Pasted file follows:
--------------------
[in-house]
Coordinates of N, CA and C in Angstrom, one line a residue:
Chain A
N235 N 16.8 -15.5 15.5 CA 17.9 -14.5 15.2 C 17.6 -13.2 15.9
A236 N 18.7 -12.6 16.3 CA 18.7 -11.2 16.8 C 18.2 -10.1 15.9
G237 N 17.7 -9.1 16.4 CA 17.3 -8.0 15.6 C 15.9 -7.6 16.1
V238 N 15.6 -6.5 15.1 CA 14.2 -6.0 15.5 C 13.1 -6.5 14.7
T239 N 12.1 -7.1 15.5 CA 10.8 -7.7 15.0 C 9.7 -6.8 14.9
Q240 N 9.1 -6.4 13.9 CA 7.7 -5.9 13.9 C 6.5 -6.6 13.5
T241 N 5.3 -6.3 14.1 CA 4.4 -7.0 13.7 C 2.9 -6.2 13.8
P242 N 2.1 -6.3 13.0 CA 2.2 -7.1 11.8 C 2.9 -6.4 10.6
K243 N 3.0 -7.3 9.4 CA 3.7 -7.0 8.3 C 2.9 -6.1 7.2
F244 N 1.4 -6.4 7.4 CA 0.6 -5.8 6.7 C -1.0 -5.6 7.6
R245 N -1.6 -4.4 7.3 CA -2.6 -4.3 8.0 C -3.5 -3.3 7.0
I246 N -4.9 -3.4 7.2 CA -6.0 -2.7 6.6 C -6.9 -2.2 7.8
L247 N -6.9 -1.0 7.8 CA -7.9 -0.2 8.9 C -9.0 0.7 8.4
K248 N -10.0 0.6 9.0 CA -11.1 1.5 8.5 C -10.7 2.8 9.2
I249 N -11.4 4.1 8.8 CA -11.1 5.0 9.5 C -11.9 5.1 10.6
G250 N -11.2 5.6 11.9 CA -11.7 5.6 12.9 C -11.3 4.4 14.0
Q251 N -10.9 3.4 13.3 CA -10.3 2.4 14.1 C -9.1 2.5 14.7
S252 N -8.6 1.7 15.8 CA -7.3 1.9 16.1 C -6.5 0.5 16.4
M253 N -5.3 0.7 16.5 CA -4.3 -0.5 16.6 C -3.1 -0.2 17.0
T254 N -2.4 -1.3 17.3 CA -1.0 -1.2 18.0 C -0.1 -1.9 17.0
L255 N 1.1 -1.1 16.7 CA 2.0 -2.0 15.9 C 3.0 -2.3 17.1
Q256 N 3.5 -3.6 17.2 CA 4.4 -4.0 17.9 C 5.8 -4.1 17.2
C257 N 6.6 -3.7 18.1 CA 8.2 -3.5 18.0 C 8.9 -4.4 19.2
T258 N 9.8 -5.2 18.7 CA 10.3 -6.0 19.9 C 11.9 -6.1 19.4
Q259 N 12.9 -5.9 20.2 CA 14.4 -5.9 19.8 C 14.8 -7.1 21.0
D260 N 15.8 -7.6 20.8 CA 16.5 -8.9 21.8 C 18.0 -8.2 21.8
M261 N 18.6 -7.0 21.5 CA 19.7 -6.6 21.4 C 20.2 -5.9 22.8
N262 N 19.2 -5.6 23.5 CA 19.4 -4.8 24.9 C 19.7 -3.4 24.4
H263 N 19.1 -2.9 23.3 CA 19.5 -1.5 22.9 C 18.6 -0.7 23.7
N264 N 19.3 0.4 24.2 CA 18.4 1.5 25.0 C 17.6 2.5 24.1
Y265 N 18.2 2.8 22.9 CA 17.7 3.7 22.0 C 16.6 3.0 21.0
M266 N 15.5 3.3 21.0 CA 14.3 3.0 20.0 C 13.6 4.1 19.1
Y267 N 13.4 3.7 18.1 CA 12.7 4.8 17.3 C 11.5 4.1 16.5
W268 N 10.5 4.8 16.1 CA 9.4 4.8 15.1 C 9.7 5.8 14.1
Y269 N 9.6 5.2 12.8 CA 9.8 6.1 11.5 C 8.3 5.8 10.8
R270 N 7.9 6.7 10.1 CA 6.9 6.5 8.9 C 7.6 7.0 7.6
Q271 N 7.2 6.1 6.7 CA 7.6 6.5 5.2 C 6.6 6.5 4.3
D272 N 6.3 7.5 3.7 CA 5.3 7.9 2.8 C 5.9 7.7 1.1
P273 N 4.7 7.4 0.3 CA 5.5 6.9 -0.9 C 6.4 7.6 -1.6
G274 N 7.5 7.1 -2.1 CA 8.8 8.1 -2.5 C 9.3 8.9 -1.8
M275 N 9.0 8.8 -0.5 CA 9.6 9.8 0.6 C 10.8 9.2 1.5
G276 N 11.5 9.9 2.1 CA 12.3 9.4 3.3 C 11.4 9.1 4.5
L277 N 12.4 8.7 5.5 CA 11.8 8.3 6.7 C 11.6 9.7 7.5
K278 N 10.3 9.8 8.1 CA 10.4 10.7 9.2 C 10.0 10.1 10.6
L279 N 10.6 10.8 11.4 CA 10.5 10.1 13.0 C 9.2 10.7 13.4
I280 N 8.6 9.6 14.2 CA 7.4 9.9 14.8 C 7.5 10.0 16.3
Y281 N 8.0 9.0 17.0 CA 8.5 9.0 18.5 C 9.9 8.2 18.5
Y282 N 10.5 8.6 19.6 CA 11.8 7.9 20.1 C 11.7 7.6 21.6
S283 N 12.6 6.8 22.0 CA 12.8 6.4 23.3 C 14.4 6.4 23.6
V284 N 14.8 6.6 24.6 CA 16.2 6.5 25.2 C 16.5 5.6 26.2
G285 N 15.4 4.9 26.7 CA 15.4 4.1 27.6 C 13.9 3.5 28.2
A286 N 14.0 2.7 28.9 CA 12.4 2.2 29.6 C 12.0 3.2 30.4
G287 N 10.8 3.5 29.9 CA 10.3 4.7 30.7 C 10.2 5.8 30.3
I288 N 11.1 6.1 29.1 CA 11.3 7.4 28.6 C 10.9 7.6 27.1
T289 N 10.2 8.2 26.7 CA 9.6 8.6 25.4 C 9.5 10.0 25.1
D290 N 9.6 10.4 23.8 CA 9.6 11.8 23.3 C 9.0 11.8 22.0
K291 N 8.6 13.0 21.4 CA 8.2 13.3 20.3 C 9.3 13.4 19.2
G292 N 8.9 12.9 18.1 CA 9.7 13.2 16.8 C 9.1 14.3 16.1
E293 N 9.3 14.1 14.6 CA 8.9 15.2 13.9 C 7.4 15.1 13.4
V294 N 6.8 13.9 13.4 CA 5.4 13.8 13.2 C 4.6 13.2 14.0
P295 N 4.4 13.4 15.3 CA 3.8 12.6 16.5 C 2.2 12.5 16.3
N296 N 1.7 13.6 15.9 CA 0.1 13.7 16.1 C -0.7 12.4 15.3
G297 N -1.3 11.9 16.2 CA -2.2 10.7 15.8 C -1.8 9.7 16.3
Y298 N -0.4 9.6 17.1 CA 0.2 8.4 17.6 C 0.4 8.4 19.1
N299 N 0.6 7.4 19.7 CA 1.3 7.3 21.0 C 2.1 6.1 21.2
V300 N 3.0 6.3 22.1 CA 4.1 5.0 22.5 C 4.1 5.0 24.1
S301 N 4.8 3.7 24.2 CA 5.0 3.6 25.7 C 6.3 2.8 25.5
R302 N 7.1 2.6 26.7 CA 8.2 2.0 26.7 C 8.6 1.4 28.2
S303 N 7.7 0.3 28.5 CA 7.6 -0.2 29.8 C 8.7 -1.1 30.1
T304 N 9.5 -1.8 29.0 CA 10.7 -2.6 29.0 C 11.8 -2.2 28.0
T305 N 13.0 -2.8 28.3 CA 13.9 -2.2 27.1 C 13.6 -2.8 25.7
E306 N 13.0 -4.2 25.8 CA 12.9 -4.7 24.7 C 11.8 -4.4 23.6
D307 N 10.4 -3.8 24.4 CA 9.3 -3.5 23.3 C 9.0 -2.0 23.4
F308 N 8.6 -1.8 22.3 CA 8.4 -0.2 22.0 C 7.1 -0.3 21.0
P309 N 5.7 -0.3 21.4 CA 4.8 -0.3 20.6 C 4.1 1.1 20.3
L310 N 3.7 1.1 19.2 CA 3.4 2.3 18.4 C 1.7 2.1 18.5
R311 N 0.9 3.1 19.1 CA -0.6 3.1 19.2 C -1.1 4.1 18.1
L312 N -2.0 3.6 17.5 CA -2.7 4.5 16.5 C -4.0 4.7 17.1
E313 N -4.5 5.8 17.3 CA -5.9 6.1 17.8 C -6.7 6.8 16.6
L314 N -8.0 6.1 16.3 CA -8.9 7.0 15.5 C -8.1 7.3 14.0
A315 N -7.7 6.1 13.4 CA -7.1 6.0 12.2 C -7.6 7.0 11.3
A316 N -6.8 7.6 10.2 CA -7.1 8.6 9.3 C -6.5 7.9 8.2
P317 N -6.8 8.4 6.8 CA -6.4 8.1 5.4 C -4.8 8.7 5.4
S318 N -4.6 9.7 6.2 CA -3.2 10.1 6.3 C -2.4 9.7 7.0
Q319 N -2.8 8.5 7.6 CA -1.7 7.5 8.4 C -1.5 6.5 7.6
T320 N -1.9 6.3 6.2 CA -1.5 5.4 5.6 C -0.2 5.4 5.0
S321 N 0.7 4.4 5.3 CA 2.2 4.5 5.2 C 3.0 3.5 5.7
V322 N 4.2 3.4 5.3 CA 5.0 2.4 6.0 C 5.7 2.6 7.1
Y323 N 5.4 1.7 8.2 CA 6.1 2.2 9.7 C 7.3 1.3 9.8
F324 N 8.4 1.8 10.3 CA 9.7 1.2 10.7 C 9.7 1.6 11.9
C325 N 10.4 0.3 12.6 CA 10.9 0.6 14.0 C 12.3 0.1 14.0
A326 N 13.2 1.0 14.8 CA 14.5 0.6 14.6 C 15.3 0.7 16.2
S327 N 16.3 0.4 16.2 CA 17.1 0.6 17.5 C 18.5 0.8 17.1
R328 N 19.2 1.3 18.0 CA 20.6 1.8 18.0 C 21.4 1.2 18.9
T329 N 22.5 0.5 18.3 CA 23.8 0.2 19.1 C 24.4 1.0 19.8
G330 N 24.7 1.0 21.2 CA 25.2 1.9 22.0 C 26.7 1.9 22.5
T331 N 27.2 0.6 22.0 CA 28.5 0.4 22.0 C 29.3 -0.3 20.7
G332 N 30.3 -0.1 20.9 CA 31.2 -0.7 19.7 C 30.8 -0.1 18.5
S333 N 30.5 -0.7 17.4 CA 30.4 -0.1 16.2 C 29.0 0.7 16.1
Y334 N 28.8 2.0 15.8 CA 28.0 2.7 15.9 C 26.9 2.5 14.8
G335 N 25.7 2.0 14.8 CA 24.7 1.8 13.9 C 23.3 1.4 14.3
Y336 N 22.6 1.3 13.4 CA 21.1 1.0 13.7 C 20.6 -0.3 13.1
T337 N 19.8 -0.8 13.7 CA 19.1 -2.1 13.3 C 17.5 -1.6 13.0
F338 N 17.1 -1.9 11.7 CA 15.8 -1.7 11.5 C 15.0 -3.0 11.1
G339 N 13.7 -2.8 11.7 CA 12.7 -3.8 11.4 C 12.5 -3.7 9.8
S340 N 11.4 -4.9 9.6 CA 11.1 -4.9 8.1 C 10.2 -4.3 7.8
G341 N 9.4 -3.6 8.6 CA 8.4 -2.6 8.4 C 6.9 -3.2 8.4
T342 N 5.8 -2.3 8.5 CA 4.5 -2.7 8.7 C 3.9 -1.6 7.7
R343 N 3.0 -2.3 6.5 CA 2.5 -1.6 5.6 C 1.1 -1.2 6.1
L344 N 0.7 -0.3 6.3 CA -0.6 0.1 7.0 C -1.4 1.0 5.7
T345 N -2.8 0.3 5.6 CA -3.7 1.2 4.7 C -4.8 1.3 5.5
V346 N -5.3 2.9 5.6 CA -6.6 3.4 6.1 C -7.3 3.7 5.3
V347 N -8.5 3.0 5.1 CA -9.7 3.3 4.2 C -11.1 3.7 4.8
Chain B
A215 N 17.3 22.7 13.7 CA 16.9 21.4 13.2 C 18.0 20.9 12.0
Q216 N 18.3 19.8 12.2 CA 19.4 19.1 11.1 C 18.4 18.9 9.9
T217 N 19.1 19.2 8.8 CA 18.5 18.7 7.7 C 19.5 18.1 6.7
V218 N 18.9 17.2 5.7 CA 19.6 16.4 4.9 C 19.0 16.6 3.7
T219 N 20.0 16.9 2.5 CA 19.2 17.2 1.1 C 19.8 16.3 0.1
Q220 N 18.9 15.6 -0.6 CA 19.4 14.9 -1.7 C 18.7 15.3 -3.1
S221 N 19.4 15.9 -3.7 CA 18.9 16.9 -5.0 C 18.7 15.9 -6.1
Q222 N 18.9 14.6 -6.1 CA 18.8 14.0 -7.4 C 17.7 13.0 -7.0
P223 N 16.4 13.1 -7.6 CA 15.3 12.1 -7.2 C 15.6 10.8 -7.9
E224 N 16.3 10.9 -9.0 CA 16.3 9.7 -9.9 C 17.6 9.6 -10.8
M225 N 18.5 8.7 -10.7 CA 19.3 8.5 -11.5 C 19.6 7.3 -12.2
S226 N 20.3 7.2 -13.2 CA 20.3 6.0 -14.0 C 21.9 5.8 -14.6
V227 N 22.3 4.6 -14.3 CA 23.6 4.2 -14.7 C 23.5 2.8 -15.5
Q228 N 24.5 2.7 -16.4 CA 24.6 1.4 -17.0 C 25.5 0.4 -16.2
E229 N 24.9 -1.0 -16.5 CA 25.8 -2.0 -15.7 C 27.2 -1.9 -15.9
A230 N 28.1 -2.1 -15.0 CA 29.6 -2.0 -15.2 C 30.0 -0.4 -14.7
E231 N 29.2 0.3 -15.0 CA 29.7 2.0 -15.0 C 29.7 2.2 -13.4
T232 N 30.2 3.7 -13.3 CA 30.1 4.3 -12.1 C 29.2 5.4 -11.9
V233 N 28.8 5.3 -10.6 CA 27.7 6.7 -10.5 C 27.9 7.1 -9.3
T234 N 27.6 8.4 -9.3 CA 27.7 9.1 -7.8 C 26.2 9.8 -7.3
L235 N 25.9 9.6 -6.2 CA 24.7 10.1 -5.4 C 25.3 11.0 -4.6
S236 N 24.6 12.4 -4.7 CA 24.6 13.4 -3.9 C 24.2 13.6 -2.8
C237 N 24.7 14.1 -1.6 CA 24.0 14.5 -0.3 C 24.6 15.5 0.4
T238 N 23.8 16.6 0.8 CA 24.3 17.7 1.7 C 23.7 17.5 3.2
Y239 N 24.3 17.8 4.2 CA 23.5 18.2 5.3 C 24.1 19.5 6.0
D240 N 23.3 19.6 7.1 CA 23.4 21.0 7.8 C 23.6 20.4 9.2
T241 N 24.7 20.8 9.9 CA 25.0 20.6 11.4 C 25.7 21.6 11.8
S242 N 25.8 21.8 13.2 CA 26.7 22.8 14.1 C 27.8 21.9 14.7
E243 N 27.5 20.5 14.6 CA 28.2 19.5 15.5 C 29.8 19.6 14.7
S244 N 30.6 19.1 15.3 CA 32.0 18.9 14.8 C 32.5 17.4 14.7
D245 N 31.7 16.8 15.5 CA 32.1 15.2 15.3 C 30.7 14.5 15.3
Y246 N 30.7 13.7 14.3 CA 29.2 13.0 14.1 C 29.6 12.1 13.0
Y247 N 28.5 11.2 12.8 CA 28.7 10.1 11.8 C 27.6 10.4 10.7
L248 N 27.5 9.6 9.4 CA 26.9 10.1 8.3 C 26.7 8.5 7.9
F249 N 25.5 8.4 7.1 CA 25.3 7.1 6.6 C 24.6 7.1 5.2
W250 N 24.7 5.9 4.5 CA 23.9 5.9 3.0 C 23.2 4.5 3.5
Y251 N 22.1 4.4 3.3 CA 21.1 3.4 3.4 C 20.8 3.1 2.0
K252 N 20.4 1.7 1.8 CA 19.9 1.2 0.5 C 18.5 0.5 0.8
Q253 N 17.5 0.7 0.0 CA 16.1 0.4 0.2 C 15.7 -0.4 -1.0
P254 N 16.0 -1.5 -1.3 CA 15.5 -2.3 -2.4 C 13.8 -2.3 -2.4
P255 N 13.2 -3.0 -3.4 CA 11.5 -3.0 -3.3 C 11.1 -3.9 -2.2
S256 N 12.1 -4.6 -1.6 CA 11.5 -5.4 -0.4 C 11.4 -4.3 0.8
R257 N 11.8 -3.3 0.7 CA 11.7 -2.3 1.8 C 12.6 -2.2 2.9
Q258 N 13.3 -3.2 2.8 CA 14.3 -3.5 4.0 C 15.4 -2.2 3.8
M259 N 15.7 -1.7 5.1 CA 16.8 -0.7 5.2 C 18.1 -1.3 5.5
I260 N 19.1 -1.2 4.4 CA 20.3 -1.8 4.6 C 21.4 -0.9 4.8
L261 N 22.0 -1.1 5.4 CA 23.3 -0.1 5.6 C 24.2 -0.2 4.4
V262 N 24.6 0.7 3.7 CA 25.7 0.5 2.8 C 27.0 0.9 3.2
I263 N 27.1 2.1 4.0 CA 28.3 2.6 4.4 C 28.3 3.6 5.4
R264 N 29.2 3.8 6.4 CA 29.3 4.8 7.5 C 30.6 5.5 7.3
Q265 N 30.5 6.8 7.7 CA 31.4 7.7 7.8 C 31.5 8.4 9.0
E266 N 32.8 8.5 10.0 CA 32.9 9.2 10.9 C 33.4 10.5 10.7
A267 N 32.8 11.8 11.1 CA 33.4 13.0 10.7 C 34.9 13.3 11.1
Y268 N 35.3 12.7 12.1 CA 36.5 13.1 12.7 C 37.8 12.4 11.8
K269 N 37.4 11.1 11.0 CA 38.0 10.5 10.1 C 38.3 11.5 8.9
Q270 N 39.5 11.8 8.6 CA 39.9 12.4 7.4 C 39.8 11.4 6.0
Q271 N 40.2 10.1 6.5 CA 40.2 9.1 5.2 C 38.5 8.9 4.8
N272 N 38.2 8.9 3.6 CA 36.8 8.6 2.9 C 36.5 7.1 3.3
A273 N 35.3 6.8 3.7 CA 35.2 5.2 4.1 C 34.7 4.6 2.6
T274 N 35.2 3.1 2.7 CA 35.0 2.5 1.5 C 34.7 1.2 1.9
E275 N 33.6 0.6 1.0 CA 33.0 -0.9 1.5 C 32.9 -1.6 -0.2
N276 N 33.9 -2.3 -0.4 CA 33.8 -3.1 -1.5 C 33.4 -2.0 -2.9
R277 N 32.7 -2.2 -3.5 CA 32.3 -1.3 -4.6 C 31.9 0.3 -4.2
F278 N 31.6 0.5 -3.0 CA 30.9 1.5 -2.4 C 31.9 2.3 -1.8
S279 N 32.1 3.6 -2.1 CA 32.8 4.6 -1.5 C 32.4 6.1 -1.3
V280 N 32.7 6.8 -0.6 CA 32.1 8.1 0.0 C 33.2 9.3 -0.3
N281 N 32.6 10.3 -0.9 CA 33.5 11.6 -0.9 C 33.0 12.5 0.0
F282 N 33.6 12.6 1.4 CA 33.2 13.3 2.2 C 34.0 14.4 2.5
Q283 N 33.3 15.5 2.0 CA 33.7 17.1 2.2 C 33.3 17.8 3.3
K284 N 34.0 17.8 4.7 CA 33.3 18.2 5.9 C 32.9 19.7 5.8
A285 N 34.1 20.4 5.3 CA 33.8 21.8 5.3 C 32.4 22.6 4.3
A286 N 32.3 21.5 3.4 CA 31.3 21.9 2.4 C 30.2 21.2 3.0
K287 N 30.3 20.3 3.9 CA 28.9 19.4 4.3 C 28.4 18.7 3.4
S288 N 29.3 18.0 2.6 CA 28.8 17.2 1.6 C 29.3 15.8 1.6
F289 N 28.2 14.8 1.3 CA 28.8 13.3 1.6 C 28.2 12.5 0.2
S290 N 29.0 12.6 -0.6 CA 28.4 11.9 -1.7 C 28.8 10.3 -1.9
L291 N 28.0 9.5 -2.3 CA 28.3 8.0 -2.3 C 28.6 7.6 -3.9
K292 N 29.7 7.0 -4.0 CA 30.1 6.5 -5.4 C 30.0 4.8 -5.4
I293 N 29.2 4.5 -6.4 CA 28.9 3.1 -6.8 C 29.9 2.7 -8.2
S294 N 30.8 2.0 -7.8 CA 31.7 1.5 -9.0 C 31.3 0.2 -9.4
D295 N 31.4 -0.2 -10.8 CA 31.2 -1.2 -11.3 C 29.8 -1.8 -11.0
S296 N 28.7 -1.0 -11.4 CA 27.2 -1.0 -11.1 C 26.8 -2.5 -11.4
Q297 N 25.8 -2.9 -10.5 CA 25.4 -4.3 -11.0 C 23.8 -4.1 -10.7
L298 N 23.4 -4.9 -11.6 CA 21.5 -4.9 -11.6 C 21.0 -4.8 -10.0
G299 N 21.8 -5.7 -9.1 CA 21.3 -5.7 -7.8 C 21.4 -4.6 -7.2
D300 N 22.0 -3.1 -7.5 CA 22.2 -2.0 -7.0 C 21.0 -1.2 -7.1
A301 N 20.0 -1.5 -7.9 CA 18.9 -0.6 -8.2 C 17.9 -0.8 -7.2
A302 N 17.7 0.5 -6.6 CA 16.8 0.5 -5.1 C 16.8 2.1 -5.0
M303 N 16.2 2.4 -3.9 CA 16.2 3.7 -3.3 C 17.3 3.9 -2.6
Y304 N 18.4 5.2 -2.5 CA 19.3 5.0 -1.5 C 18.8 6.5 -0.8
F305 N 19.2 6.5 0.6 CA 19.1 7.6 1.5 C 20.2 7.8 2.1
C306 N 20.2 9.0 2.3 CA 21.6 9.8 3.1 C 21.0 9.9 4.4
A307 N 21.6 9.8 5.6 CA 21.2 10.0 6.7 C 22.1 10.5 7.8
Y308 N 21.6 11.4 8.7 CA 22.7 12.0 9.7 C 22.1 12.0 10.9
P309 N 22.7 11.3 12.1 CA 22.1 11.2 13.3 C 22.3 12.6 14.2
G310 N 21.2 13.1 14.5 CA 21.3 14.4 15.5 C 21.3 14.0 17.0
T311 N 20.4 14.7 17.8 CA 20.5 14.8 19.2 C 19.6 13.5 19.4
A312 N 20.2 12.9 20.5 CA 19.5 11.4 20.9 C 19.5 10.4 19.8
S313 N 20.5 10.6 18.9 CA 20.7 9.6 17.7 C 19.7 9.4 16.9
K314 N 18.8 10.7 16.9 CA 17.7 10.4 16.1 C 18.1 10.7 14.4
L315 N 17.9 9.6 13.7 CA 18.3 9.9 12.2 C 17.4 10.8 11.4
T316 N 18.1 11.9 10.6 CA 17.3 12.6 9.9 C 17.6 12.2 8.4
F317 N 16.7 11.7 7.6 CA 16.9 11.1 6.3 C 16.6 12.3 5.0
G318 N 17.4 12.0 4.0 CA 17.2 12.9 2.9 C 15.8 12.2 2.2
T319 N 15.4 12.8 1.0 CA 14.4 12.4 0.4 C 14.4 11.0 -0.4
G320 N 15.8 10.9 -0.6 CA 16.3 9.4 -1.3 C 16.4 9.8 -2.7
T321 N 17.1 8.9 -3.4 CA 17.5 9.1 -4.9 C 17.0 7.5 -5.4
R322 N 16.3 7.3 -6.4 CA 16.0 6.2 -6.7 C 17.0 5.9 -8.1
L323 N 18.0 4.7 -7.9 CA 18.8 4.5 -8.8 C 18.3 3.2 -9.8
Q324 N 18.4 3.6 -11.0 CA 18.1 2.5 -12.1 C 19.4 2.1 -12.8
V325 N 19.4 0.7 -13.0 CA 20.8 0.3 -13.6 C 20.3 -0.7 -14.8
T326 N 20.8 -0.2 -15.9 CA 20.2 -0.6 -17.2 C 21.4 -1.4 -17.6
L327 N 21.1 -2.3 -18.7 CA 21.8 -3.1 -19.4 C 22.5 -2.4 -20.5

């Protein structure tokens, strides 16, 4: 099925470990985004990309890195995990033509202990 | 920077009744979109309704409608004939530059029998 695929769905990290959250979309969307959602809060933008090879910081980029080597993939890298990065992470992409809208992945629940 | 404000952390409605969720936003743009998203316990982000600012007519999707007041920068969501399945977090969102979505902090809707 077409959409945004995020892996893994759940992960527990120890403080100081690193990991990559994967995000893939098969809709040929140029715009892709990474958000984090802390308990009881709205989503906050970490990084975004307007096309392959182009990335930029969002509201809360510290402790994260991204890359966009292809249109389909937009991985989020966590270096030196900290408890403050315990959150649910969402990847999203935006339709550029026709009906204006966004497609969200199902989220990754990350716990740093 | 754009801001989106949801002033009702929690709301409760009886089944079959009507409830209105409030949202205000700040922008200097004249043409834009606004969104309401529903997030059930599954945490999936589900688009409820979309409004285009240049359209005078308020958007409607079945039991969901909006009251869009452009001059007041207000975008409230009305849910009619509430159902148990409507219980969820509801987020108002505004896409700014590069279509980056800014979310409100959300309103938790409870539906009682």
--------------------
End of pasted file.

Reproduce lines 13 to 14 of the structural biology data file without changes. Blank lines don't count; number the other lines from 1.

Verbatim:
F244 N 1.4 -6.4 7.4 CA 0.6 -5.8 6.7 C -1.0 -5.6 7.6
R245 N -1.6 -4.4 7.3 CA -2.6 -4.3 8.0 C -3.5 -3.3 7.0